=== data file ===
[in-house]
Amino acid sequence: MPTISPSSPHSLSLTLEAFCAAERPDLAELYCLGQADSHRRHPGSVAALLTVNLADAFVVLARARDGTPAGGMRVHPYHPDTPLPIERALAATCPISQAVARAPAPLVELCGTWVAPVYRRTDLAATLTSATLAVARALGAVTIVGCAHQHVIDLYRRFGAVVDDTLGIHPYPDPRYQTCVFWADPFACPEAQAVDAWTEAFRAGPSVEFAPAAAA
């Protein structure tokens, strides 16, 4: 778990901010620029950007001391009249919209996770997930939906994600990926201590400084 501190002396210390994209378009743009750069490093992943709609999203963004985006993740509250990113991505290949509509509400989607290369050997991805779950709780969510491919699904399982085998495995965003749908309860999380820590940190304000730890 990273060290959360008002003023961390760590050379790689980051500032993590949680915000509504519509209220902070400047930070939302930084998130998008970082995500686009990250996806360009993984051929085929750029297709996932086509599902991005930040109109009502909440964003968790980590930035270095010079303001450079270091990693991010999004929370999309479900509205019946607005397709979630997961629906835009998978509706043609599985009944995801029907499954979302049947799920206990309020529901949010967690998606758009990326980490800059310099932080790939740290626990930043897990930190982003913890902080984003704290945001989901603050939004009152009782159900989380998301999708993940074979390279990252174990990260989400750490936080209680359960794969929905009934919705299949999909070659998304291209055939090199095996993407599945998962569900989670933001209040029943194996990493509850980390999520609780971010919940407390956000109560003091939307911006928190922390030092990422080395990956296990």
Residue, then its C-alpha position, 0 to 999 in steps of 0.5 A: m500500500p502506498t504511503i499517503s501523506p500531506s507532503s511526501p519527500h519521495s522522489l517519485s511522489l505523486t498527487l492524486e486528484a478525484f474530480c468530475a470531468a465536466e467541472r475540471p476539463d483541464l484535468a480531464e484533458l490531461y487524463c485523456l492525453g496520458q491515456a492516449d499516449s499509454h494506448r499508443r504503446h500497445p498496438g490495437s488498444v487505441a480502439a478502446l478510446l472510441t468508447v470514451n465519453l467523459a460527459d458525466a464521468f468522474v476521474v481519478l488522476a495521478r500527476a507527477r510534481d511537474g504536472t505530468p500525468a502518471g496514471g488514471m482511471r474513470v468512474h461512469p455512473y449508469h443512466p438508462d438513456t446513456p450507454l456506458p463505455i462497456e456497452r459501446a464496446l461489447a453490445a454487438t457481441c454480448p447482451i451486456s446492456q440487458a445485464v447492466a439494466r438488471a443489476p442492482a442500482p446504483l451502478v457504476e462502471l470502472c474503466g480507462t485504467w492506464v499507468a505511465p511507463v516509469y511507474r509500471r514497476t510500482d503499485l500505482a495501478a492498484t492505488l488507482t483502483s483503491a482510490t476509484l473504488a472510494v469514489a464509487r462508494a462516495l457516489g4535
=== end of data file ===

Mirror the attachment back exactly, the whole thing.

[in-house]
Amino acid sequence: MPTISPSSPHSLSLTLEAFCAAERPDLAELYCLGQADSHRRHPGSVAALLTVNLADAFVVLARARDGTPAGGMRVHPYHPDTPLPIERALAATCPISQAVARAPAPLVELCGTWVAPVYRRTDLAATLTSATLAVARALGAVTIVGCAHQHVIDLYRRFGAVVDDTLGIHPYPDPRYQTCVFWADPFACPEAQAVDAWTEAFRAGPSVEFAPAAAA
């Protein structure tokens, strides 16, 4: 778990901010620029950007001391009249919209996770997930939906994600990926201590400084 501190002396210390994209378009743009750069490093992943709609999203963004985006993740509250990113991505290949509509509400989607290369050997991805779950709780969510491919699904399982085998495995965003749908309860999380820590940190304000730890 990273060290959360008002003023961390760590050379790689980051500032993590949680915000509504519509209220902070400047930070939302930084998130998008970082995500686009990250996806360009993984051929085929750029297709996932086509599902991005930040109109009502909440964003968790980590930035270095010079303001450079270091990693991010999004929370999309479900509205019946607005397709979630997961629906835009998978509706043609599985009944995801029907499954979302049947799920206990309020529901949010967690998606758009990326980490800059310099932080790939740290626990930043897990930190982003913890902080984003704290945001989901603050939004009152009782159900989380998301999708993940074979390279990252174990990260989400750490936080209680359960794969929905009934919705299949999909070659998304291209055939090199095996993407599945998962569900989670933001209040029943194996990493509850980390999520609780971010919940407390956000109560003091939307911006928190922390030092990422080395990956296990």
Residue, then its C-alpha position, 0 to 999 in steps of 0.5 A: m500500500p502506498t504511503i499517503s501523506p500531506s507532503s511526501p519527500h519521495s522522489l517519485s511522489l505523486t498527487l492524486e486528484a478525484f474530480c468530475a470531468a465536466e467541472r475540471p476539463d483541464l484535468a480531464e484533458l490531461y487524463c485523456l492525453g496520458q491515456a492516449d499516449s499509454h494506448r499508443r504503446h500497445p498496438g490495437s488498444v487505441a480502439a478502446l478510446l472510441t468508447v470514451n465519453l467523459a460527459d458525466a464521468f468522474v476521474v481519478l488522476a495521478r500527476a507527477r510534481d511537474g504536472t505530468p500525468a502518471g496514471g488514471m482511471r474513470v468512474h461512469p455512473y449508469h443512466p438508462d438513456t446513456p450507454l456506458p463505455i462497456e456497452r459501446a464496446l461489447a453490445a454487438t457481441c454480448p447482451i451486456s446492456q440487458a445485464v447492466a439494466r438488471a443489476p442492482a442500482p446504483l451502478v457504476e462502471l470502472c474503466g480507462t485504467w492506464v499507468a505511465p511507463v516509469y511507474r509500471r514497476t510500482d503499485l500505482a495501478a492498484t492505488l488507482t483502483s483503491a482510490t476509484l473504488a472510494v469514489a464509487r462508494a462516495l457516489g4535